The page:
But not even this distinct knowledge would have been valued by him, if it had not also been experimental-The expressions following the text respecting his “ winning Christ, and being found in him, and knowing him in the power of his resurrection,” evidently imply that he tasted a sweetness, and felt a peculiar efficacy, in this knowledge-He found by happy experience that he had communion with Christ in his offices

h 2 Cor. xi. 21, 22. Acts xxii. 25—29.

i Thrice he quoted the Greek Poets in confirmation of the truth: and took advantage of his knowledge of the Greek language to oppose more successfully the heathen idolatry. Acts xvii. 23. k 2 Cor. i. 12. 1 Plaili ji. 6, 7.

m 1 John i. 3.

He saw Christ not merely as a prophet, a priest, or a king, but as that very teacher who had opened his eyes; that very Lamb that had taken away his sins; that very Head, to whom he himself was vitally united, and from whom he derived all his supplies of grace and strength-Hence in speaking of Christ he calls him, “ Christ Jesus my Lord”-]

This it was which he esteemed beyond all other things

[In comparison of this, his civil distinctions, his moral qualities, and even his religious attainments, appeared to him « as dung and dross"--He clearly perceived that none of those things could ever justify him at the tribunal of God; and that, if ever he were saved, he must“ be found in Christ, not having his own righteousness, but the righteousness which is of God by faith in Christ:” hence he accounted his former gain to be not only dung, but “ loss,” that is, not only useless, but prejudicial, if it diverted his eyes from Christ, or weakened his dependence upon him-Nor did he entertain the smallest doubt respecting the justness of his views; but repeated his assertions in the strongest and most decisive terms, "yea, doubtless, and I count all things but loss”-Nor did his confidence proceed from inexperience; for repeating the same thing a third time, he adds, “ for whom I have suffered the loss of all things, and do count them but dung”-]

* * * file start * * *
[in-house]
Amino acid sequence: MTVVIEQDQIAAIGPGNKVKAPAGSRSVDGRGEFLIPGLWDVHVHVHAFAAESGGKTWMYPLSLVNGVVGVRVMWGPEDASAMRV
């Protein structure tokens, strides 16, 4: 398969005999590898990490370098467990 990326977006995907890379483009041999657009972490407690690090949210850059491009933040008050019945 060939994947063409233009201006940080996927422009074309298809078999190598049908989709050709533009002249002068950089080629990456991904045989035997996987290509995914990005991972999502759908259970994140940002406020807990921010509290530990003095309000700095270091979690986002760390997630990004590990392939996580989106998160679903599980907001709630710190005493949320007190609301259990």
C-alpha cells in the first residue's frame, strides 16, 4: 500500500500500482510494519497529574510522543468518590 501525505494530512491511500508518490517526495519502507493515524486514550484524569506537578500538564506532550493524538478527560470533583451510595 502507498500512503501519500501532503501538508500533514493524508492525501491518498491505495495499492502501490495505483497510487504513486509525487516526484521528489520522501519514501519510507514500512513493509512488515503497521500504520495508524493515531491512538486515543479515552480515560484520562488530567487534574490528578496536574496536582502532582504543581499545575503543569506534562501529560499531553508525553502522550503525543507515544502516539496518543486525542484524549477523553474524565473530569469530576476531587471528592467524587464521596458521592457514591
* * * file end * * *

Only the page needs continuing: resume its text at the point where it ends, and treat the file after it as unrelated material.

The propriety of his judgment will be seen by considering III. The grounds of his preference

There was an “excellency” in that knowledge that far surpassed every thing elseThe object of it was truly wonderful

(Who can think of an incarnate God, bearing the sins of his rebellious creatures, and not stand amazed? Who can view the wisdom, power, and goodness of God as exhibited in the face of a dying Saviour, and not confess, that“ great is the mystery of godliness?” The consideration of this alone had been a very sufficient ground for his declaration in the text-]

The effects of it transcend all that eye hath seen, or ear heard, or heart conceived

[The knowledge of this adorable Saviour will comfort us under all troubles-None ever endured greater bodily trials than Paul; yet “ none of them could move him; and he was exceeding joyful in all his tribulation".__ The trials of his soul were far greater; yet while he was groaning under their

n Acts xx. 24. 2 Cor. vii. 4.

3 K

VOL. V.

utmost weight, a view of Christ instantly turned his mourning into thanksgivings and the voice of melody;' and, on another occasion, while he was cruelly buffeted by Satan, an answer of peace from Christ enabled him to glory in his infirmities, and even to take pleasure in the most complicated distresses--

Moreover, this knowledge will transform the soul into the image of Ged-Before his conversion, his zeal shewed itself in persecuting unto death the greatest friends both of God and man: how unlike the conduct of Jesus, who died for his very enemies! But when converted to the faith, he had “ continual sorrow in his heart on account of his brethren's obstinacy, and wished himself even accursed from Christ for their sake"He, like his divine Master, was willing to die for his enemies, and rejoiced exceedingly in the prospect of being sacrificed for the good of the church'-To what can we ascribe this change, but to the knowledge of Christ?s - And if to that, what reason had he to prize it?